The Multinational Monitor


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BP Sinks Profits into Namibian Mines

"Once a sanctions-buster, always a sanctions-buster," might well be the refrain after the recent record-setting merger between two British industrial giants.

With British Petroleum's July offer of $} billion for the Selection Trust mining house, BP joins other oil companies in becoming a self-described "industrial energy/ natural resources group." Despite setbacks due to interrupted Iranian crude supplies and the nationalization of their Nigerian operation, BP tripled its profits in 1979 on the strength of rising oil prices and burgeoning production in the North Sea and Alaska. With ample capital to go prospecting, BP seized on Selection Trust in the country's largest merger ever, picking up what BP director Robin Adams calls "some of the best expertise in the international minerals industry."

What BP---and the British government, which holds almost hall of BP's shares--also picked up was interest in a mining operation in white-ruled southern Africa that operates in defiance of international law.

Just two years ago, scandal rocked Britain when it was revealed that Her Majesty's Government permitted BP to route critical oil supplies secretly to white minority-ruled Rhodesia, in contravenuon of the mandatory trade sanctions that Westminster had herself pushed for as a means of punishing her rebel colony.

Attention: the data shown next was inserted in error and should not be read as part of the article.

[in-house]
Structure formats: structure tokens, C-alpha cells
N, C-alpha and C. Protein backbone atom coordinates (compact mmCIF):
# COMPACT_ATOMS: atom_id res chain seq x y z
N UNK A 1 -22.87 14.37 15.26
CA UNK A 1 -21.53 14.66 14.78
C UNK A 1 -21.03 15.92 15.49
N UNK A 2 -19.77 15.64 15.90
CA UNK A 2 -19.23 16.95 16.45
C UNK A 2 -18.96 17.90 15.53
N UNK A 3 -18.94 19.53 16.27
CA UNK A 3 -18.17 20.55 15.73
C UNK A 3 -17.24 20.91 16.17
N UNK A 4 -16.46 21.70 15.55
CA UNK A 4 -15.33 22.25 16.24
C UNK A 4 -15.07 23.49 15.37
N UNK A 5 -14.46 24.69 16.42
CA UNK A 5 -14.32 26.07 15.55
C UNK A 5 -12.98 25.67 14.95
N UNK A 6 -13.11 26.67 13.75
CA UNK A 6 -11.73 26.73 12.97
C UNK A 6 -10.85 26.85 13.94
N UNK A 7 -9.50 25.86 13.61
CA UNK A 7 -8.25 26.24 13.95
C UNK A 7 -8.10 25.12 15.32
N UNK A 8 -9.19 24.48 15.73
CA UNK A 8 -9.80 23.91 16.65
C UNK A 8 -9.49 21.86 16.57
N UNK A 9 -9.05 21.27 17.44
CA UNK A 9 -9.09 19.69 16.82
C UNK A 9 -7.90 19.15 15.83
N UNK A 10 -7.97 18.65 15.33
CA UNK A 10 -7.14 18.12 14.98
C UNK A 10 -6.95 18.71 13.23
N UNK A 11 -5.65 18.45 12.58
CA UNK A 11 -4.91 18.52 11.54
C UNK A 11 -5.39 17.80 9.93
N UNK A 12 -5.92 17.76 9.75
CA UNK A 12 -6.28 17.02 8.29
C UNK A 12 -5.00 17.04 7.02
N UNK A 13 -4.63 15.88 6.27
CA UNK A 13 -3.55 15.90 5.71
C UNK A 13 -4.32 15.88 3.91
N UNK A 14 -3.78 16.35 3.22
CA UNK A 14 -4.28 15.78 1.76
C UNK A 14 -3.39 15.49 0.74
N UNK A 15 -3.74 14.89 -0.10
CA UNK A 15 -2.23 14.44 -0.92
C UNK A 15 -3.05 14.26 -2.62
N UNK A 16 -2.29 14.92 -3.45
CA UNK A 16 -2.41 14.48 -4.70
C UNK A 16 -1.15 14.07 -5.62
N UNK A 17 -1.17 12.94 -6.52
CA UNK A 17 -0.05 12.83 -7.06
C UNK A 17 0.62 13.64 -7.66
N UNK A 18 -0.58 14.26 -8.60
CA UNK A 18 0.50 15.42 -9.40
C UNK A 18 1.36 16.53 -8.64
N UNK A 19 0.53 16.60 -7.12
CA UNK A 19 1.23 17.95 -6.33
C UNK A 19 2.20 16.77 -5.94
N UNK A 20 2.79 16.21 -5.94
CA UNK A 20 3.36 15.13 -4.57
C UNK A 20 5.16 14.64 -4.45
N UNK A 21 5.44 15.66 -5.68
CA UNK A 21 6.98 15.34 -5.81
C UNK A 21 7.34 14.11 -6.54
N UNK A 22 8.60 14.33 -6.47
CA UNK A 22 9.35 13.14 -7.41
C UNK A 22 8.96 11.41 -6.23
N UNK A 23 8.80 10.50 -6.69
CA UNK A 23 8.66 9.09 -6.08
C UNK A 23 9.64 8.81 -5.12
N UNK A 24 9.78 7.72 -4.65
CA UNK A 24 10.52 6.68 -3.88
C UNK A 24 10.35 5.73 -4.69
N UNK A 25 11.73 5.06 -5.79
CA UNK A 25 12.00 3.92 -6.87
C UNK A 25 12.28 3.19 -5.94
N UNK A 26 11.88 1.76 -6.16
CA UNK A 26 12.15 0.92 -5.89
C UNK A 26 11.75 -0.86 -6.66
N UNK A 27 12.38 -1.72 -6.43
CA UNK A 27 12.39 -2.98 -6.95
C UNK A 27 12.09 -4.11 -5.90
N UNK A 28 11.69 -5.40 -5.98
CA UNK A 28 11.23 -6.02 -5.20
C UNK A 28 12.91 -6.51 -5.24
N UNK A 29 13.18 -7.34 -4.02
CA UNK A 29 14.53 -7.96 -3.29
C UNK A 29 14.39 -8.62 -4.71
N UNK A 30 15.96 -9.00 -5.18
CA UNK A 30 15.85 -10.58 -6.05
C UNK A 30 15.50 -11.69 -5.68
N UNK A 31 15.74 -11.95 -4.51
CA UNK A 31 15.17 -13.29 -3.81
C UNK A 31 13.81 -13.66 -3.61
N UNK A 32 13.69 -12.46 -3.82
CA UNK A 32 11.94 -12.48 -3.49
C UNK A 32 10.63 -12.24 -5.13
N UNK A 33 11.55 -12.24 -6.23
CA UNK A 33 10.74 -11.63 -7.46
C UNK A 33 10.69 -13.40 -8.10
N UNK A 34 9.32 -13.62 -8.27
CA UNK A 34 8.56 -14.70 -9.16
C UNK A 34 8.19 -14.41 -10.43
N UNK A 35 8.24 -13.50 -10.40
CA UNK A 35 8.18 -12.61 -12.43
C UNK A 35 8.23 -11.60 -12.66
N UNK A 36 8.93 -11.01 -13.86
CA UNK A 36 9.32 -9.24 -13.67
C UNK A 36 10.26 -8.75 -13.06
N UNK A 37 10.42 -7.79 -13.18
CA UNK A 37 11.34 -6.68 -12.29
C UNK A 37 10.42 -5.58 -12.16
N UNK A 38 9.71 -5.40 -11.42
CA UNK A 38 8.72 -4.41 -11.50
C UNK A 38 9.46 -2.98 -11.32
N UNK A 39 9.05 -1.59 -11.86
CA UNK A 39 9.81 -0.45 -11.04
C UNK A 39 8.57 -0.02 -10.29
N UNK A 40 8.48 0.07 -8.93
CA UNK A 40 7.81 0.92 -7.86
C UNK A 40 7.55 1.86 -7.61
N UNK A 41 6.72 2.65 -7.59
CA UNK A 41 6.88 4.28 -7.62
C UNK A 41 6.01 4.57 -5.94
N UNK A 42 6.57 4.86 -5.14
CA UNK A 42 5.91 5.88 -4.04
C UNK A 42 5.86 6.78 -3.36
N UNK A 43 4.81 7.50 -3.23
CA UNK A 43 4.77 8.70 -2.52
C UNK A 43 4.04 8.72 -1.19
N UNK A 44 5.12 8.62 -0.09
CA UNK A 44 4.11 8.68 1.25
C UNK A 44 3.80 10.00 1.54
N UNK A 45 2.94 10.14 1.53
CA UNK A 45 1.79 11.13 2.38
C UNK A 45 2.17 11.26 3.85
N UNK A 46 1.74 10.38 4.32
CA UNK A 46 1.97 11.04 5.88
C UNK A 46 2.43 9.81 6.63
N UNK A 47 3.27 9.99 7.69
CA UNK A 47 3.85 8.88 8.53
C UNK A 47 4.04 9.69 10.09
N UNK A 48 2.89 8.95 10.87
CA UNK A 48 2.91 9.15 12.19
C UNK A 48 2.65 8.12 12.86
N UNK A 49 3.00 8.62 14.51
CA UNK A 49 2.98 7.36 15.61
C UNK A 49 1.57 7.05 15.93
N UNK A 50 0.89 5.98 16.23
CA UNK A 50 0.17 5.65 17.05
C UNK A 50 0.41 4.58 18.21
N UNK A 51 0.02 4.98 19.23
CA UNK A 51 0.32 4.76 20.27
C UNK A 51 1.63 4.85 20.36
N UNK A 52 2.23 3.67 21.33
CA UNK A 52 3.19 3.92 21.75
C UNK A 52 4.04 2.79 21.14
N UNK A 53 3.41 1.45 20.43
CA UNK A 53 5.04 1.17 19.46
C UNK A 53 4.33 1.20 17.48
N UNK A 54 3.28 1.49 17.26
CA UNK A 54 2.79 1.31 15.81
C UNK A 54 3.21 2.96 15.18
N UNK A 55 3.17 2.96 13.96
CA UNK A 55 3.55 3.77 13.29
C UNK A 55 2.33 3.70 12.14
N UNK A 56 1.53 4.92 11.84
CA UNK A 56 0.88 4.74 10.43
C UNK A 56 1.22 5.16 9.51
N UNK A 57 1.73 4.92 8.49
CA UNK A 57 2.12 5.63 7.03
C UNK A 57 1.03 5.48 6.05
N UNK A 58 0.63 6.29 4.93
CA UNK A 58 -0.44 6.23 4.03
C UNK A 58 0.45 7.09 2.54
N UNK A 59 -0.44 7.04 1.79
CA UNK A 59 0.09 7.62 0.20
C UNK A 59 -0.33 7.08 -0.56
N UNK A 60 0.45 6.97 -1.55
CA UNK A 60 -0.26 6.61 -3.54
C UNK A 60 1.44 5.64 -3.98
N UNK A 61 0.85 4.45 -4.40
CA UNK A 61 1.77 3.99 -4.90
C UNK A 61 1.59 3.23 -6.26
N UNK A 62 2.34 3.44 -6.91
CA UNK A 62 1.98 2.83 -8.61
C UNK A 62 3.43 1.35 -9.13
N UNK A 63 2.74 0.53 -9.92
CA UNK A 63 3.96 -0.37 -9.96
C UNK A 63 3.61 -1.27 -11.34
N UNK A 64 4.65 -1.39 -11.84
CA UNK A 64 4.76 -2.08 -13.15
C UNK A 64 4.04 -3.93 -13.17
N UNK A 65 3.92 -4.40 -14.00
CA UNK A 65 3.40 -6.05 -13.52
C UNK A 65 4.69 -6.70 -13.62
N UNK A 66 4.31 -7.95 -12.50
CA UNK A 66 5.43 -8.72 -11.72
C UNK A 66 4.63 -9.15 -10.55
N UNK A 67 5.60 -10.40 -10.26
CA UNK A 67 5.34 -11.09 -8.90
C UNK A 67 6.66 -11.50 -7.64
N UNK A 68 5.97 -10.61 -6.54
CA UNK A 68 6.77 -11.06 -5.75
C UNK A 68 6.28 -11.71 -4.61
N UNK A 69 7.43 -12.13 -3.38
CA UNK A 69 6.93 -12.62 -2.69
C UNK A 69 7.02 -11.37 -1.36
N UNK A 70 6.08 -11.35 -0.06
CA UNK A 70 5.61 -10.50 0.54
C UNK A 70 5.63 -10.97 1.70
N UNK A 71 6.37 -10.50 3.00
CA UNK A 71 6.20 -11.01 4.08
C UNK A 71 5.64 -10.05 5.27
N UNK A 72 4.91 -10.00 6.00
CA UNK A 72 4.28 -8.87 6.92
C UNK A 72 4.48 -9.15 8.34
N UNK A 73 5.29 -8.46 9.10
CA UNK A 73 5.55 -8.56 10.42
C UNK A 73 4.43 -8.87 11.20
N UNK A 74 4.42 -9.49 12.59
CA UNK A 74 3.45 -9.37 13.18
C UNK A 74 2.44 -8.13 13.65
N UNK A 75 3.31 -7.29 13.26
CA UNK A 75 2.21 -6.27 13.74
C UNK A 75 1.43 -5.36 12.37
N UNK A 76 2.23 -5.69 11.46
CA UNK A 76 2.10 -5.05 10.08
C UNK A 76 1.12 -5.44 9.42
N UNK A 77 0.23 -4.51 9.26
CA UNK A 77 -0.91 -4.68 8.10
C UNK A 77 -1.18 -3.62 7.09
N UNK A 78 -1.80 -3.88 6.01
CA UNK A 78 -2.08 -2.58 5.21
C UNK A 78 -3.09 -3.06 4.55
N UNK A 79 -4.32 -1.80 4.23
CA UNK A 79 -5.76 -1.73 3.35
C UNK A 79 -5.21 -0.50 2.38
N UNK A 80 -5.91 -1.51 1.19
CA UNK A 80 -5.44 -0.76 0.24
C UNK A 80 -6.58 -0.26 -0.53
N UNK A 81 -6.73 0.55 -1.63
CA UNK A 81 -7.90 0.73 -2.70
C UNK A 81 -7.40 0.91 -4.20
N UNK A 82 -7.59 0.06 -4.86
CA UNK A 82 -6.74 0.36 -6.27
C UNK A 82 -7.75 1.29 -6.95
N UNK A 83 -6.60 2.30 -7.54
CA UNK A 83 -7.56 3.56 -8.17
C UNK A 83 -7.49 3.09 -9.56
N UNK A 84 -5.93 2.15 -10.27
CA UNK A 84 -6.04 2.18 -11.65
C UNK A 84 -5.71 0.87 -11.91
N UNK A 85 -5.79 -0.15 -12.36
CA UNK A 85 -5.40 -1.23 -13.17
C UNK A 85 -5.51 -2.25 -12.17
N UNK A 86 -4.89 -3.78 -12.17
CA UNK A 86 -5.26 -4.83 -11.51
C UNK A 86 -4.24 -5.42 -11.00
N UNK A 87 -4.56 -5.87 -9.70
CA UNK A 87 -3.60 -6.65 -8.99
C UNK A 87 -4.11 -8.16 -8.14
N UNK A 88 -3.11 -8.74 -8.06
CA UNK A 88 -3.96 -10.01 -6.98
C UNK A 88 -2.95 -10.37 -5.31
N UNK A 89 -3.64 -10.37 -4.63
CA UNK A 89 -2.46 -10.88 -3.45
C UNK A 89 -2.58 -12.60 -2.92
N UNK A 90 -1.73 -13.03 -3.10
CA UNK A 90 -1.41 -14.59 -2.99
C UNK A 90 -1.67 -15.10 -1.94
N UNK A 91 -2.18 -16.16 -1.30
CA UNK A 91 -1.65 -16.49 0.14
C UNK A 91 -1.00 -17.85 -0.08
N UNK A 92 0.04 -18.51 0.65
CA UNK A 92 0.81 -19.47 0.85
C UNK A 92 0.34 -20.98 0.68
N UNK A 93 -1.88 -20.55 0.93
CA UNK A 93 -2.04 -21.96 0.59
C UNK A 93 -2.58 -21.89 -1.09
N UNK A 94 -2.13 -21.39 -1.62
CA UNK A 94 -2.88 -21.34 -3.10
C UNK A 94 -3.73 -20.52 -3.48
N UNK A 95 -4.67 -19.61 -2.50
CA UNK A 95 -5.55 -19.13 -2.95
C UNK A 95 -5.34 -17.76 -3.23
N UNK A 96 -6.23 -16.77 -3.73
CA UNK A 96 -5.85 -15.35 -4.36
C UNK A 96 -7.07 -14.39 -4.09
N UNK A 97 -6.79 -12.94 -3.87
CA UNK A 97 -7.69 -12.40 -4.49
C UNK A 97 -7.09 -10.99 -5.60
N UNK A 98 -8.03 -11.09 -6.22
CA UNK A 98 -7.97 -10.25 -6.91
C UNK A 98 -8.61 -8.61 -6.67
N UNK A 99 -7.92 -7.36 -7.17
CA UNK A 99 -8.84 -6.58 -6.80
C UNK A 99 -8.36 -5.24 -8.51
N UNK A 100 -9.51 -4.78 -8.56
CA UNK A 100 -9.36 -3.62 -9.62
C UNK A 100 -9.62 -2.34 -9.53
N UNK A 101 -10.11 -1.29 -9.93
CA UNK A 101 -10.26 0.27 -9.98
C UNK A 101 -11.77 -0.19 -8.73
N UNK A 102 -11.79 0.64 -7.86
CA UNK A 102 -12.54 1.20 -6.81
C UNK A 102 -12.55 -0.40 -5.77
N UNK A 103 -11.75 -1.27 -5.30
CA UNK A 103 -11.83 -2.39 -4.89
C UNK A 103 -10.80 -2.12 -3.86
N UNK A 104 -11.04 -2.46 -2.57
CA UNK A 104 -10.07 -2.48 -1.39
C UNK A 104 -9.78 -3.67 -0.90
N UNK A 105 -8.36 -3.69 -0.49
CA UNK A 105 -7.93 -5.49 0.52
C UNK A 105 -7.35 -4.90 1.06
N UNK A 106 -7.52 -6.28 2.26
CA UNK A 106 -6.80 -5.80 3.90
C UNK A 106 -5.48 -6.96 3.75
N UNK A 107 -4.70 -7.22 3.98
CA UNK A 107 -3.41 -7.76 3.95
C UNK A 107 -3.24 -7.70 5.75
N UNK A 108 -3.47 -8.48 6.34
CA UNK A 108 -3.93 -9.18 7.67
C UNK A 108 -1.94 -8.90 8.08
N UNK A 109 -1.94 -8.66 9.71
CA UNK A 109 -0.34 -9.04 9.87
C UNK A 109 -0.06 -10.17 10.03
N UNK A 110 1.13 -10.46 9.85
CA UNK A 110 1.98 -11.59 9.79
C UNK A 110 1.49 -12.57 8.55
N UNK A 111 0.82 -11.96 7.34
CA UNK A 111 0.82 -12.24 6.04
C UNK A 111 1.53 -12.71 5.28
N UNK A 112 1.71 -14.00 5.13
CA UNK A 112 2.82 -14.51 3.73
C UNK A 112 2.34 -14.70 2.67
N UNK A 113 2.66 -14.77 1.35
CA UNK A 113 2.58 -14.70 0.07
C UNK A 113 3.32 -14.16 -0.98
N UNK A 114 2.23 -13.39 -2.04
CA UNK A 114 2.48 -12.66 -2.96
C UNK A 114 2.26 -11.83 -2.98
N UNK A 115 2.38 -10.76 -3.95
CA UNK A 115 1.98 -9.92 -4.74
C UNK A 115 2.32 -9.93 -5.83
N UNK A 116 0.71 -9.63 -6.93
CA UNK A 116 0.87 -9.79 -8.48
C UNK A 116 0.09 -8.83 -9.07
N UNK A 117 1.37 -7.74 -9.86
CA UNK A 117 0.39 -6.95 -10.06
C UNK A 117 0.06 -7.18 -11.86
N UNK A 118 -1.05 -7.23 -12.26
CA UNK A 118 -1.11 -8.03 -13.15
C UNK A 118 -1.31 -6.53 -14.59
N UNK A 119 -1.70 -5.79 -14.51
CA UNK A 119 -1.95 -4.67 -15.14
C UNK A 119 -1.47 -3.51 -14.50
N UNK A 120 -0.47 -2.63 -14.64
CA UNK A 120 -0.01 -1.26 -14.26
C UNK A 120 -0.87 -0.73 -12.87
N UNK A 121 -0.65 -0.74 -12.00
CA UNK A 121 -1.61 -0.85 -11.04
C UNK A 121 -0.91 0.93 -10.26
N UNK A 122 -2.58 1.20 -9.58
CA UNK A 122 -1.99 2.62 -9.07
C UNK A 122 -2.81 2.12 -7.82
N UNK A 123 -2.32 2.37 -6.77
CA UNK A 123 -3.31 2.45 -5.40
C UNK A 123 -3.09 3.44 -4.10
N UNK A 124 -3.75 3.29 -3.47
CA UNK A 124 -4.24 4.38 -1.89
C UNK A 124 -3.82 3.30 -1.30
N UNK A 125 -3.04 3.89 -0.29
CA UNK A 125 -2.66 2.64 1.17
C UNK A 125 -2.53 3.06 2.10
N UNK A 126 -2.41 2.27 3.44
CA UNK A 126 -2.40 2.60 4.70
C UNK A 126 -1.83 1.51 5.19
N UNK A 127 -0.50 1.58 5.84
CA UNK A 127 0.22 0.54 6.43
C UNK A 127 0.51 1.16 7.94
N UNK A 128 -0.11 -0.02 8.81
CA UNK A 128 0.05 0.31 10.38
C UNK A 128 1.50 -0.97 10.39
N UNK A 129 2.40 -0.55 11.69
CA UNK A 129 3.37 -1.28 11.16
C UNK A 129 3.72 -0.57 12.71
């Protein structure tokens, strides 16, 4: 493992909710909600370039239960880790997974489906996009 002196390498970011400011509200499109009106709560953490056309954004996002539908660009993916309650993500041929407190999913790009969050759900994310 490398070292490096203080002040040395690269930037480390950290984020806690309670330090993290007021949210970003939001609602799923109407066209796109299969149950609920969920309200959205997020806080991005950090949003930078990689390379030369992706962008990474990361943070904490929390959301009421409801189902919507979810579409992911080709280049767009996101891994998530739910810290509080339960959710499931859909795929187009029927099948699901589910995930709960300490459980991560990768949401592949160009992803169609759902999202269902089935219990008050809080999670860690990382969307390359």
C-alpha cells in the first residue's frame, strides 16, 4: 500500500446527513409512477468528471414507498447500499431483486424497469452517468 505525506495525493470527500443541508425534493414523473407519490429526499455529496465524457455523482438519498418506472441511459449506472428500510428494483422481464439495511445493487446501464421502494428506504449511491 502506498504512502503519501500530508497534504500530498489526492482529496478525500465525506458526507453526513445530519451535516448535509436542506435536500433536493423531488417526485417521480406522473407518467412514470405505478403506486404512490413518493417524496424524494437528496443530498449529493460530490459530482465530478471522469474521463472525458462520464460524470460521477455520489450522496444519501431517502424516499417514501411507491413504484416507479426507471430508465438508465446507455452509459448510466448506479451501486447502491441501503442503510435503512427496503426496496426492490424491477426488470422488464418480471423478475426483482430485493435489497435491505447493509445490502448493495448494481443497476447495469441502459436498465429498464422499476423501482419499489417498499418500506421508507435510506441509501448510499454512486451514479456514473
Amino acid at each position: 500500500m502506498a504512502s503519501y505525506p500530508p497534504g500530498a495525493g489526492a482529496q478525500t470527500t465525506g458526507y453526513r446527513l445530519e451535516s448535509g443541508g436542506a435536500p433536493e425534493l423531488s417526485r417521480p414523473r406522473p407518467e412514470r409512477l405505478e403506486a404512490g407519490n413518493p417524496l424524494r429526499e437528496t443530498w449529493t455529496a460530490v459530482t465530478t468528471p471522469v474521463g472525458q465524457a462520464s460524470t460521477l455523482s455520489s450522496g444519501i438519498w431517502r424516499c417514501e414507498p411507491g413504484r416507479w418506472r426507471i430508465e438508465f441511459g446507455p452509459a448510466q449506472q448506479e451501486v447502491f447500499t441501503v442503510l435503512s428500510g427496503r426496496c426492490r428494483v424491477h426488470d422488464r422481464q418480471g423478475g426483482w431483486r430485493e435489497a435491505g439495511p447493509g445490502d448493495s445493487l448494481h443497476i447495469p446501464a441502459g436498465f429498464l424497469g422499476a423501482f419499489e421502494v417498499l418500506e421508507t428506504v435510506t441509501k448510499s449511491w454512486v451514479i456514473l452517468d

Now as a result of the BP-S'( merger, Britain finds itself the perhaps somewhat chagrined part-owner of Tsumeb, a mining corporation that operates exclusively in the South African occupied territory of Namibia , Numerous International Court of Justice and U.N. Security Council rulings have declared investment in Namibia illegal, and have called on governments to discourage their nationals from doing business in the area until South Africa puts an end to its white-minority colonial rule

But Selection Trust holds about t 17 percent of Tsumeb shares; the merger makes the British government the owner of eight percent of the illegal business.

Although no governments have taken strong steps to enforce the international rulings specialists believe this is the first time any government-aside from South Africa--has held such a large investment in the territory. In mid-July. British groups were considering possible protests against the investment. -

A spokesman for BP said the Tsumeb holding was "not an issue" when BP's directors considered the merger plan. And Simon Fuller, the Namibia specialist in the British U.N. delegation, said he has not been approached about the investment. "It may well come up. It's the sort of thing that people may latch on to."

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